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Freedom’s Sisters of Southern California
By Yussuf J. Simmonds (Managing Editor)
Published March 11, 2010

Standing (L to R) Pat Harvey, Loretta Devine, Miriam Scott Long, Artis Lane, Miss Della Reese, Sheryl Lee Ralph, Mother Lillian Mobley, “Sweet” Alice Harris, d’Lisa Davies, Natalie Cole.

Sitting (L to R) Holly Robinson Peete, Denise Pines, Angela B. Winston, Karen Bass, Glenda A. Gill, Charisse Bremond-Weaver, Holly J. Mitchell, Cynthia Davis.

Not Pictured are Yvonne Braithwaite Burke and LaWanda Hawkins.

L TO R) Taraji P. Henson, Academy award nominee; and Charisse Bremond-Weaver, President & CEO, Brotherhood Crusade; standing in between a life-size bust of Rosa Parks, one of the original Freedom’s Sisters Exhibition Honorees, that was done by Southern California Freedom’s Sister, Artis Lane.

Freedom’s Sisters of Southern California

Twenty Black women were honored for their roles as leaders in the struggle to improve the quality of life for all Americans.

By Yussuf J. Simmonds

Sentinel Managing Editor

The Freedom’s Sisters is a national traveling exhibition that is making its way across the United States showcasing some of the contributions that Black women have made throughout the struggle for freedom and equality, while honoring some of the Freedom’s Sisters who are still in “our” midst. According to the exhibition, the theme, “Honoring the Legacy of African American Women,” highlights women in the struggle, because “much of our national memory of the civil rights movement is embodied by male figureheads whose visibility in boycotts, legal proceedings and mass demonstrations dominated newspaper and television coverage in the 1950s and 1960s.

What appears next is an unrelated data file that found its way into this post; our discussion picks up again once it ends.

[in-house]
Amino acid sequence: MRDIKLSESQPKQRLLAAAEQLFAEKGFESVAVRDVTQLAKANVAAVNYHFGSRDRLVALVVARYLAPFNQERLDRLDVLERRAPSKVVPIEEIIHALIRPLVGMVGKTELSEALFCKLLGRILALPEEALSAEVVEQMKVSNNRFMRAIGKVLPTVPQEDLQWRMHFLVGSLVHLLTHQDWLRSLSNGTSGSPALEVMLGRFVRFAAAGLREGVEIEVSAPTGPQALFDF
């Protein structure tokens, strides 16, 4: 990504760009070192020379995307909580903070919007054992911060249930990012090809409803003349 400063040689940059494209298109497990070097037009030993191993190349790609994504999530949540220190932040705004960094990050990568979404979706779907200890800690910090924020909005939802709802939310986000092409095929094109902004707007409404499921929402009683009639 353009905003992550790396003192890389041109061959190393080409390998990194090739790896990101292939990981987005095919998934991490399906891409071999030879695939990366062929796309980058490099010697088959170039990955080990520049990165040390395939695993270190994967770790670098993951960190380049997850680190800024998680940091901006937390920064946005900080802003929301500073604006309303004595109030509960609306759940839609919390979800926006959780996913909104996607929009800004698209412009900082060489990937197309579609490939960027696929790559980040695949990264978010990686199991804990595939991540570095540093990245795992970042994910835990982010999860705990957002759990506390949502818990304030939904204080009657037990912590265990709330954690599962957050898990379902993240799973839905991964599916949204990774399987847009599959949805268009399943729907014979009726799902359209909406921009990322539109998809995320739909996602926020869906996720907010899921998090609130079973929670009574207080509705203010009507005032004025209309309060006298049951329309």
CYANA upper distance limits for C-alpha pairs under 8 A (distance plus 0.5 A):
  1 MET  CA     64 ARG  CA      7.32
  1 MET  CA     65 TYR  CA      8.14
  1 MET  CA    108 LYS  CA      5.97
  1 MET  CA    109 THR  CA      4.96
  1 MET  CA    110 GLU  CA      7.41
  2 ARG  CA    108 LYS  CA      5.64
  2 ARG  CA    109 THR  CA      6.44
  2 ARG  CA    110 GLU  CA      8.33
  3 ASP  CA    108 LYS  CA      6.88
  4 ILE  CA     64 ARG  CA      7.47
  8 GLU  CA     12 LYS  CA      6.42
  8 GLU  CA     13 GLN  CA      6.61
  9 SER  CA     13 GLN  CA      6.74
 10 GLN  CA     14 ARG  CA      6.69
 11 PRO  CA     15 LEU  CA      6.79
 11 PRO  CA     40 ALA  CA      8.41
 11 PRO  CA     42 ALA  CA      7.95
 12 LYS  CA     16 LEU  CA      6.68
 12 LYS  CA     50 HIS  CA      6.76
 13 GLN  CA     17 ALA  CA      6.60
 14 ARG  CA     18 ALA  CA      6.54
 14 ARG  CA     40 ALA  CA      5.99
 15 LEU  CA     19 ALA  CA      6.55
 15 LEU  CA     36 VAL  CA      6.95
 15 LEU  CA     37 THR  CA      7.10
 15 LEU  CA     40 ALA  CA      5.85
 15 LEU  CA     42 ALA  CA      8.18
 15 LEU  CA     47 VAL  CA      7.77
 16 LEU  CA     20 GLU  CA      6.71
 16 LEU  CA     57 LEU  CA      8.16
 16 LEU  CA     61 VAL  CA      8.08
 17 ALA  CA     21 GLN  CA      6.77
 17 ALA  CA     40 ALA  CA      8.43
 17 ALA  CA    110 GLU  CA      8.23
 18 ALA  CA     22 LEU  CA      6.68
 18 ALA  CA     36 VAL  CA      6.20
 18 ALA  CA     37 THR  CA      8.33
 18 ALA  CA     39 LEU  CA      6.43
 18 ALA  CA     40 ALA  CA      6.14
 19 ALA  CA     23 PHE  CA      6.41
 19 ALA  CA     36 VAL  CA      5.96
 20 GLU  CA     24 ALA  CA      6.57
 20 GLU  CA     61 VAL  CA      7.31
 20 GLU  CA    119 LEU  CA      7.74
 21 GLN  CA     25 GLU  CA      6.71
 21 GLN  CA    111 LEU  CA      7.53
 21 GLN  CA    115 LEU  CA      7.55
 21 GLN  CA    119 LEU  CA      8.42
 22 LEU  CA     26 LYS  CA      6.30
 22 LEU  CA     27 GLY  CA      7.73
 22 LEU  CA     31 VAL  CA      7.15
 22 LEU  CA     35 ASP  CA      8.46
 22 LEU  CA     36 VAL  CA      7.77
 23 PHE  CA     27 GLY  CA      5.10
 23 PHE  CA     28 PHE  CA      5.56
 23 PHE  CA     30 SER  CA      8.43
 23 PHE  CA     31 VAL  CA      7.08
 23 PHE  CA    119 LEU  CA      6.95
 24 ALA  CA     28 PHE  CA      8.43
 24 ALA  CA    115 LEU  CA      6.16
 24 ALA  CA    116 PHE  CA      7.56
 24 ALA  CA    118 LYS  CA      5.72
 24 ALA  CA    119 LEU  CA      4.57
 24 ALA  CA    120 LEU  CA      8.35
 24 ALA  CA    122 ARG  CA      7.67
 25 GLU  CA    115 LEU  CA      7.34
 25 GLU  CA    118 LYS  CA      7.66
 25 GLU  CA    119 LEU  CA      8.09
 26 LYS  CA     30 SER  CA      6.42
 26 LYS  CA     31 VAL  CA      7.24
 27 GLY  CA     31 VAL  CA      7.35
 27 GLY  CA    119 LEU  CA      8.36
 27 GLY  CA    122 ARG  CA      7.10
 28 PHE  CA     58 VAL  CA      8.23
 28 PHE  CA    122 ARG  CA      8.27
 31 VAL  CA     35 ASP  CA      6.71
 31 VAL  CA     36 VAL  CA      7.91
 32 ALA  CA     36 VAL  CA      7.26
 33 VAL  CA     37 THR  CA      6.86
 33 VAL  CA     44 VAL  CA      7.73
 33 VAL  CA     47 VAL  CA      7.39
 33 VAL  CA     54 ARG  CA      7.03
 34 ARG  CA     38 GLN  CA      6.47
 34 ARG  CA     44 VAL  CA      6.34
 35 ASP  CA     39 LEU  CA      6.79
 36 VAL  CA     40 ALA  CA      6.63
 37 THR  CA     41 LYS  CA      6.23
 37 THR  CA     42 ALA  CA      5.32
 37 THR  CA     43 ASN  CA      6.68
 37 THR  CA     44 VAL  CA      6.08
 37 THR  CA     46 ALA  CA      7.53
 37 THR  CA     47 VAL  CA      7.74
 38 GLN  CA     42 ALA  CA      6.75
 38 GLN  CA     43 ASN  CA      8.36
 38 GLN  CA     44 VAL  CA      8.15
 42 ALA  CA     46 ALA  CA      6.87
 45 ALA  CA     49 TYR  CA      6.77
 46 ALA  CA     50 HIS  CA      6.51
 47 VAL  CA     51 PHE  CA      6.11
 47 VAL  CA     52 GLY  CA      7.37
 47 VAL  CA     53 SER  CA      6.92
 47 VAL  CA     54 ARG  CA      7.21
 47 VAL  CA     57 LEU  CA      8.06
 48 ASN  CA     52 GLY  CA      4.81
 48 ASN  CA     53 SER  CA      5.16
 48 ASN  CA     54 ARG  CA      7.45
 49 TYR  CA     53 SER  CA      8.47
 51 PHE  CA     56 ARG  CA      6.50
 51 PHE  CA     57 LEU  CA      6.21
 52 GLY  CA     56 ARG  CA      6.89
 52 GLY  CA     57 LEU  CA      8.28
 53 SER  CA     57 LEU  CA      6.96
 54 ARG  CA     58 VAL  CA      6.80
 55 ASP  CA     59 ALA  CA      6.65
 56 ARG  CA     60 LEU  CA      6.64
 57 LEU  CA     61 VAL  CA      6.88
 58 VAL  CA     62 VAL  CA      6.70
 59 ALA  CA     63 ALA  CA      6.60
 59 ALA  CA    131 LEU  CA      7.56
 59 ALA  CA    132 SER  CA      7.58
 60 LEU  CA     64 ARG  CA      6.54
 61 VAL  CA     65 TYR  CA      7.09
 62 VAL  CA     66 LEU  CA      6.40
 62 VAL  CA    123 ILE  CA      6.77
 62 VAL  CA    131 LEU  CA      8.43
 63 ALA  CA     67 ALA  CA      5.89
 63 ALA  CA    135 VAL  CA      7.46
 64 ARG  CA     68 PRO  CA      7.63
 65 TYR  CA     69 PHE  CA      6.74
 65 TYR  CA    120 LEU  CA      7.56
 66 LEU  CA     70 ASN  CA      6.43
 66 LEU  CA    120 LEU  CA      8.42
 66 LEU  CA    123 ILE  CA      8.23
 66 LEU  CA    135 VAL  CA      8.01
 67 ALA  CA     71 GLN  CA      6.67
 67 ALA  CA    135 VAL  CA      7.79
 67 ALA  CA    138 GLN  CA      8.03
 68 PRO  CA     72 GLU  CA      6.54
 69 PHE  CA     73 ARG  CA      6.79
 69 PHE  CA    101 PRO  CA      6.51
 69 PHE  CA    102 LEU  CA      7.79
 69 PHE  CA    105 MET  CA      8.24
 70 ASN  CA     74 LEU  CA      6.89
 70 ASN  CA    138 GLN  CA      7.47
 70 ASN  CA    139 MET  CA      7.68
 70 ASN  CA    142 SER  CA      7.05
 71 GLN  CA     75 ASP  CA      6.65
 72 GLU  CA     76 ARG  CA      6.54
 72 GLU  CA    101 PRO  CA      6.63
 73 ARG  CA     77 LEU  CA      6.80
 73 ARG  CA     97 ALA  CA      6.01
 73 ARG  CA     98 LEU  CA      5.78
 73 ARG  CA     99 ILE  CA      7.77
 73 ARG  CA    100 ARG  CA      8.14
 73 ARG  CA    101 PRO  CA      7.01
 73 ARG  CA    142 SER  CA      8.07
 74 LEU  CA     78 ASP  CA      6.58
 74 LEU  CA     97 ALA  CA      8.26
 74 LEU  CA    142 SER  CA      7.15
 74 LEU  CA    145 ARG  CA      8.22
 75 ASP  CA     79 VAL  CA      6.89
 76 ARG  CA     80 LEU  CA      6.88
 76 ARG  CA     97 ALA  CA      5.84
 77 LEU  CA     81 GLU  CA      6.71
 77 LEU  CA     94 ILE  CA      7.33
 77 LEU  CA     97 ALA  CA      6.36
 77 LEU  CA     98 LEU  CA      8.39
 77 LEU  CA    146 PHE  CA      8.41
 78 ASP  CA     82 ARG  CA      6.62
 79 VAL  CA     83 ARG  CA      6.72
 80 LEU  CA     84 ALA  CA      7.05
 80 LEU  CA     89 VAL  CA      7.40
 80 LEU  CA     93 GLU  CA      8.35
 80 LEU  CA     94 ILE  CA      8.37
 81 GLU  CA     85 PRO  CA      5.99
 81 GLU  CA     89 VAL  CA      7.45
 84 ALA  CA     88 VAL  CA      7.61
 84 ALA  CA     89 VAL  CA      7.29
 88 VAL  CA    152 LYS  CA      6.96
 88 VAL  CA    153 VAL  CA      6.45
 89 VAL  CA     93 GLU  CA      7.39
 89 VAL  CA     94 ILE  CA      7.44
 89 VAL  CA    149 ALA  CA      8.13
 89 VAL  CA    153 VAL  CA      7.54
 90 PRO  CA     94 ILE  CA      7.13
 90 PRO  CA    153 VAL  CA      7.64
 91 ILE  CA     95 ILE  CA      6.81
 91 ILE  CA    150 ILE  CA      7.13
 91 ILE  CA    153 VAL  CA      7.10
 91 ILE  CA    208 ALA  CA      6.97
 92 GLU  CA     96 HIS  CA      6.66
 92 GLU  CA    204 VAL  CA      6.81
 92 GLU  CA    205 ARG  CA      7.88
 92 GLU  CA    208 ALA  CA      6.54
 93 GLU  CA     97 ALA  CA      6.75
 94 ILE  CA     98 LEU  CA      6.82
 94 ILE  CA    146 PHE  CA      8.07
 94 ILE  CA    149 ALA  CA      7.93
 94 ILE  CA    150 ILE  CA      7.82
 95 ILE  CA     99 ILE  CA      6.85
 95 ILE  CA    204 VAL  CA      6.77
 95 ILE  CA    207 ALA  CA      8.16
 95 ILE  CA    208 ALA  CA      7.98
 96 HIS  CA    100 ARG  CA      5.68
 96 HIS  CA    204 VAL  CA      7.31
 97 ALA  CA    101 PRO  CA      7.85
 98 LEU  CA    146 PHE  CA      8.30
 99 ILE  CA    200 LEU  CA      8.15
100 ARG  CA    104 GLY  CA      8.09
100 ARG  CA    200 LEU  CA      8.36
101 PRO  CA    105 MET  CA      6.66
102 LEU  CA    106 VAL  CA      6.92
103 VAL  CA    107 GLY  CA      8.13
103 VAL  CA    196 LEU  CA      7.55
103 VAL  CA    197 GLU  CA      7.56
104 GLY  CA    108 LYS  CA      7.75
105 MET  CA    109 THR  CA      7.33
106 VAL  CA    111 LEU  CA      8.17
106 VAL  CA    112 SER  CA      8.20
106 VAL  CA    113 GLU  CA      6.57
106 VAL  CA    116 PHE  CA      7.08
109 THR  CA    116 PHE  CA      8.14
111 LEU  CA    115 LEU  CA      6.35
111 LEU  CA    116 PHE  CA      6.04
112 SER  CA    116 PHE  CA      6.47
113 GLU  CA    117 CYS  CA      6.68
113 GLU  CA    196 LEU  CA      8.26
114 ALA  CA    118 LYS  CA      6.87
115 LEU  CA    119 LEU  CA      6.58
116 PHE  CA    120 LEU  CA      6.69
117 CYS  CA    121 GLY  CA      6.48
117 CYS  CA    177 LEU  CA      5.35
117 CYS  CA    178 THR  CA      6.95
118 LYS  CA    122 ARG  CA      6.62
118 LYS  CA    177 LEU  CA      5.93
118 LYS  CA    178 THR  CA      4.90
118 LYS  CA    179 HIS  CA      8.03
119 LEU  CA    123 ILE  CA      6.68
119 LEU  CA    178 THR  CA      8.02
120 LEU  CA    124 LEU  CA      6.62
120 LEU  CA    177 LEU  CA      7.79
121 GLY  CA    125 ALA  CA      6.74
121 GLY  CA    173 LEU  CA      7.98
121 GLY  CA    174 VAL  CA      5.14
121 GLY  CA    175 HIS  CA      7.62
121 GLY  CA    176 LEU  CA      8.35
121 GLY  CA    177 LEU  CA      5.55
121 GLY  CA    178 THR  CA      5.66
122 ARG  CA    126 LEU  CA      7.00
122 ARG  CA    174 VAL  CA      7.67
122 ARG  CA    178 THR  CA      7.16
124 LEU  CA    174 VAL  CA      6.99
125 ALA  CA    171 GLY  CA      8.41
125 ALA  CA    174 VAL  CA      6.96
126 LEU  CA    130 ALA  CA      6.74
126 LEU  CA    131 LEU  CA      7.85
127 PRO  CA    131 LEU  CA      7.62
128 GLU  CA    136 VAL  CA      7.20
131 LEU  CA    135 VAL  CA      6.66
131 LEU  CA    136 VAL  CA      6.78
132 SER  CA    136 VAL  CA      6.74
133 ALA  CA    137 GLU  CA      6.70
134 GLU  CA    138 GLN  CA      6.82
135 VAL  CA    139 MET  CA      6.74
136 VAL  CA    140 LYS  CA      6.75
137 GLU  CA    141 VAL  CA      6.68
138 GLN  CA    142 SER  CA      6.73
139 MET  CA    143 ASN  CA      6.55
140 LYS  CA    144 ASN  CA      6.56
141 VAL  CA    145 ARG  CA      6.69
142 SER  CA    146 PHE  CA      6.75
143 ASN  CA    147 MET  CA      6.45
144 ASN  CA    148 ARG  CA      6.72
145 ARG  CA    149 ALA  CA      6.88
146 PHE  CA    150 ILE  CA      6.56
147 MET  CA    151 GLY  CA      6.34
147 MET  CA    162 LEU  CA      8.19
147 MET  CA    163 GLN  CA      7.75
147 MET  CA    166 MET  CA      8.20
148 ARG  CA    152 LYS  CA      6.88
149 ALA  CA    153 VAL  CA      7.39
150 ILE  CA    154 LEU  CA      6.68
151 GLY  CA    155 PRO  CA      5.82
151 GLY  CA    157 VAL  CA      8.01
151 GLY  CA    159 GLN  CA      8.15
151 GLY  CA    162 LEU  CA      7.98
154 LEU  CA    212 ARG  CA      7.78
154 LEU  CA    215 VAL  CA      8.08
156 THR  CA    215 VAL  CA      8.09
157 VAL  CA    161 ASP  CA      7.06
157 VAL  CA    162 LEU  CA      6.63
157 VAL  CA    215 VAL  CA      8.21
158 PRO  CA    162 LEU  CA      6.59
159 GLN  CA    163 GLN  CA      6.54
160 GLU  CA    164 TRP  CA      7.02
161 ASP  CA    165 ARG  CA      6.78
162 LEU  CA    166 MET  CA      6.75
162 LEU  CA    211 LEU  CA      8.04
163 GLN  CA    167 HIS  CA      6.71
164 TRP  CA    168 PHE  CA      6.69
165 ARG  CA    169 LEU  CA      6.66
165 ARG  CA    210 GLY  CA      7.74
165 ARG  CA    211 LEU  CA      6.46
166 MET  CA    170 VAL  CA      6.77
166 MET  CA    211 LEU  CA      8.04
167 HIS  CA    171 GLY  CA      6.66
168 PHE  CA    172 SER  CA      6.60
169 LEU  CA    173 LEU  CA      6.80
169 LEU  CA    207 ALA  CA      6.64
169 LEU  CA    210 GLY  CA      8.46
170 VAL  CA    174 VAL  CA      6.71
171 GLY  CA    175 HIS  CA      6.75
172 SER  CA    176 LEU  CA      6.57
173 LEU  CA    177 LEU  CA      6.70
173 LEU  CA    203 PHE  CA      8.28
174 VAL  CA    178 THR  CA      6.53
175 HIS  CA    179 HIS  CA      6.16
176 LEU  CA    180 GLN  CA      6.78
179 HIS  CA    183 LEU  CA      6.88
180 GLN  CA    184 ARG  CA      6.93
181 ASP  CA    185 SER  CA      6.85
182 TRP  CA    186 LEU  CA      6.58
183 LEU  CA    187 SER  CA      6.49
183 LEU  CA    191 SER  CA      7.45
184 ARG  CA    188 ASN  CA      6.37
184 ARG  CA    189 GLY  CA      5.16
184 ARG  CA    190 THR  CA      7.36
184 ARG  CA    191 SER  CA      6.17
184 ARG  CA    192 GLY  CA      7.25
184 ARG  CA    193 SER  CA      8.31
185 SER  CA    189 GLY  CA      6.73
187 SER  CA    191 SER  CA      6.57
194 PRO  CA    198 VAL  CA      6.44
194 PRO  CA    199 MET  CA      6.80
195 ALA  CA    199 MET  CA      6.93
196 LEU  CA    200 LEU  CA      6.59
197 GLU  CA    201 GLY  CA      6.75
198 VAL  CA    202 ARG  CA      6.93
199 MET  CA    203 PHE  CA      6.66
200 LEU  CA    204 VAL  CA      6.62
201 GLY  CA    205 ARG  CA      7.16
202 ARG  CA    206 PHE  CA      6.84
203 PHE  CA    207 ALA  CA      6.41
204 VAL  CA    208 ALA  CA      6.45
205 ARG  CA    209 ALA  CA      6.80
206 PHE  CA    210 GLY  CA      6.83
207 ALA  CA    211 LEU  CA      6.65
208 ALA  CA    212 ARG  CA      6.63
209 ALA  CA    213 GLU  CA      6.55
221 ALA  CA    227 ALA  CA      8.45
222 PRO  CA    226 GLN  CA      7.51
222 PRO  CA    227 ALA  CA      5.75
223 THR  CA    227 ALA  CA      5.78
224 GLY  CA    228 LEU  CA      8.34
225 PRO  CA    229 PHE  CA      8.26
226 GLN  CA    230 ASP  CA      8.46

Recently, Freedom’s Sisters held a luncheon where it honored 20 Black women of Southern California who, over the years, have played a major role, not only in California, but also throughout the country and indeed throughout the world.

Myrlie Evers-Williams, the dean of the Freedom’s Sisters and one of the original members of the Exhibition Honorees of the Freedom’s Sisters, was there to serenade and inspire her Sisters as the keynote speaker. Taraji P. Henson, the Academy-award, best-supporting actress nominee, was the host and mistress of ceremonies of the event that was sponsored by the Ford Motor Company Fund.

The 20 Southern California Freedom’s Sisters honorees were: Karen Bass, Yvonne Braithwaite Burke, Charisse Bremond-Weaver, Natalie Cole, d’Lisa Davies, Cynthia Davis, Loretta Devine, Pat Harvey, Glenda Gill, “Sweet” Alice Harris, LaWanda Hawkins, Artis Lane, Sheryl Lee Ralph, Holly Mitchell, Lillian Mobley, Denise Pines, Holly Robinson-Peete, Della Reese, Miriam Scott Long and Angela Winston.

In addition, honorably mentioned in her absence, was Congresswoman Maxine Waters who was unable to attend due to her pressing legislative responsibilities in Washington, D.C. Also present were Attillah Shabazz and Karlyn M. Webb.

The exhibition attracts people from all walks of life, those who experienced and participated in the Civil Rights Movement and those who want to learn about that historic time. Its purpose is to challenge and inspire the next generation of leaders to continue the civil rights struggle.

Pamela Alexander, director of the Ford Motor Company Fund and Community Services said, “We were amazed by the inspirational stories of the phenomenal women who touched the lives of people in the Southern California community.” The Fund’s primary focus is education and it also supports organizations and innovative programs that promote automotive safety education and assists communities with a variety of needs. James G. Vella is its president.


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